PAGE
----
Condom marketing must be viewed as an integral part of any population program. The mere implementation of a marketing plan will not alone change the socioeconomic and cultural conditions which affect attitudes toward family planning. Jamu, the traditional herbal medicine of Indonesia, has been marketed for years through a system deeply rooted in the cultural fabric of the country. Because sex-related items have always been included in the Jamu program, an additional product, i.e., a condom, could be integrated in the distribution system. Jamu is distributed throughout the country, largely by mobile/promotional units. The system has its fingers constantly on the pulse of the country and is a traditional cultural fixture. Condoms can be distributed inexpensively by integrating their distribution into this existing system. A program should be initiated to involve the retailers more actively and to increase demand by promotional messages.
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  20. 20
    755652

    Japanese experience in distribution of condoms.

    Ando H

    Paper presented at the Meeting of Experts between Family Planning Administrators and Commercial Marketing Executives, Penang, Malaysia, September 22-24, 1974. 16 p

    Distribution of the condom in Japan is briefly surveyed and its marketing approaches and method are explored. Contraceptives involving less medical technology appear to be more conducive for commercial distribution since they require less attention from medical personnel and fewer medical facilities. Japan is one country where the condom is the major contraceptive distributed through nonclinical channels. Nearly 75% of family planning acceptors in Japan were using the condom in 1973. Condoms are not distributed through public health facilities, probably because Japan does not have any national family planning policies or programs to provide services and information to the public. Condoms are sold in drug stores and by door-to-door females salespeople. The Japanese have already accepted the 2-child family norm. Advertisement for condoms does not have to emphasize the family planning aspect of the product. It focuses on happiness and pleasure derived from the use of condoms. Attempts have been made to make the use of condoms more convenient and to remove the psychological barrier by removing verbal communication between client and seller.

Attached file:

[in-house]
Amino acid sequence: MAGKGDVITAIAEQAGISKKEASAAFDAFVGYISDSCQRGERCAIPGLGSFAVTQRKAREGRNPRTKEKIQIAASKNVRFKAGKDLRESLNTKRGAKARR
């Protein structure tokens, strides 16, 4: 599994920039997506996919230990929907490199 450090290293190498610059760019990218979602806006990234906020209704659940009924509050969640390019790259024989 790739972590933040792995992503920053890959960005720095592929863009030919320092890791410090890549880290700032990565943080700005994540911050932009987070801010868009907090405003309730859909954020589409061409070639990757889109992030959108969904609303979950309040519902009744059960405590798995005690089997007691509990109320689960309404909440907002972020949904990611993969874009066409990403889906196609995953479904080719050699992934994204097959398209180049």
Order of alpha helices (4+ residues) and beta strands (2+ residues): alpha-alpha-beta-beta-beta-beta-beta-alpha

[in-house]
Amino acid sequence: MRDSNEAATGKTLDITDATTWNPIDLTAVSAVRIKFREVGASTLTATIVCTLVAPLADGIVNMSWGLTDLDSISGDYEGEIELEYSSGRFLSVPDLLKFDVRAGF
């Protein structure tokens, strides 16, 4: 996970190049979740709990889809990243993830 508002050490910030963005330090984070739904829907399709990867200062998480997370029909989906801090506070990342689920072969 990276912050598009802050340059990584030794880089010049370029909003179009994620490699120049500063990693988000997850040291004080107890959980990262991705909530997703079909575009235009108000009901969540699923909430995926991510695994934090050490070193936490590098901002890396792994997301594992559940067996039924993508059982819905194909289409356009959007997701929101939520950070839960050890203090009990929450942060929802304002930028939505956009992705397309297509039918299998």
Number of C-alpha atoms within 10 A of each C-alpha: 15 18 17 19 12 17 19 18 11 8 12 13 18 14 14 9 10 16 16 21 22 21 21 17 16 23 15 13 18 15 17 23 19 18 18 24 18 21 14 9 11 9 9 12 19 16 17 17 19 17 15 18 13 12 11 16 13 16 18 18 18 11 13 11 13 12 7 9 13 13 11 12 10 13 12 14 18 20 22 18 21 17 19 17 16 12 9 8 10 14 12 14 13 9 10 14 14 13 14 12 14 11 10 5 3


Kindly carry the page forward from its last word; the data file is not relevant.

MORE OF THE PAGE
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  21. 21
    640294

    Report of study group 2. (Family planning)

    Canfield C

    In: International Planned Parenthood Federation (IPPF). Proceedings of the seventh conference of the IPPF, Singapore, February 10-16, 1963: Changing patterns in fertility. Amsterdam, Excerpta Medica, 1964. (International Congress Series No. 72) p. 590-591

    The purpose of the study group was to consider the best ways family planning organizations and governments can get cheap, reliable, acceptable, and harmless contraceptives which will stand up to climatic conditions. It was pointed out in an introductory paper that in countries with heavy import duties or adverse currency regulations it would be advantageous to manufacture such products locally. Several European countries have shown that it is possible to manufacture spermicides and caps with modest expenditure of funds. The IPPF has 2 s ubcommittees that deal with the evaluation of all contraceptive products . Participants called for better packaging of foam tablets to withstand heat and damp, the testing of imported contraceptives and their resale at moderate prices, an increase in the number of condom factories and government approval of the establishment of foreign factories. It was f elt that India possessed the technical knowledge and skills to start of factory for the production of low-cost oral contraceptives.